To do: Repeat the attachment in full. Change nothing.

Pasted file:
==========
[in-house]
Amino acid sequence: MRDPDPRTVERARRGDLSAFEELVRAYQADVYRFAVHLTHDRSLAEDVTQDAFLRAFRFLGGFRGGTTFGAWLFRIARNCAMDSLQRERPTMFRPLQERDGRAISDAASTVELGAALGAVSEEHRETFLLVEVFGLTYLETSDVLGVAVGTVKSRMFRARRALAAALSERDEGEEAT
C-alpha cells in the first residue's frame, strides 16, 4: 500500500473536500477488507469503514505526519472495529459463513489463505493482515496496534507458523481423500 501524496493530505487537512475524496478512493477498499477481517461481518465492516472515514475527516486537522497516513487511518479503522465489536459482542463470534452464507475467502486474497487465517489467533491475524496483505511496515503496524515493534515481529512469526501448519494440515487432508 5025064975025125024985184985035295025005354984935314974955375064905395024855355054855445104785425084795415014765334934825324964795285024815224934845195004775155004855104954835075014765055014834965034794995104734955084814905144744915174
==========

[in-house]
Amino acid sequence: MRDPDPRTVERARRGDLSAFEELVRAYQADVYRFAVHLTHDRSLAEDVTQDAFLRAFRFLGGFRGGTTFGAWLFRIARNCAMDSLQRERPTMFRPLQERDGRAISDAASTVELGAALGAVSEEHRETFLLVEVFGLTYLETSDVLGVAVGTVKSRMFRARRALAAALSERDEGEEAT
C-alpha cells in the first residue's frame, strides 16, 4: 500500500473536500477488507469503514505526519472495529459463513489463505493482515496496534507458523481423500 501524496493530505487537512475524496478512493477498499477481517461481518465492516472515514475527516486537522497516513487511518479503522465489536459482542463470534452464507475467502486474497487465517489467533491475524496483505511496515503496524515493534515481529512469526501448519494440515487432508 5025064975025125024985184985035295025005354984935314974955375064905395024855355054855445104785425084795415014765334934825324964795285024815224934845195004775155004855104954835075014765055014834965034794995104734955084814905144744915174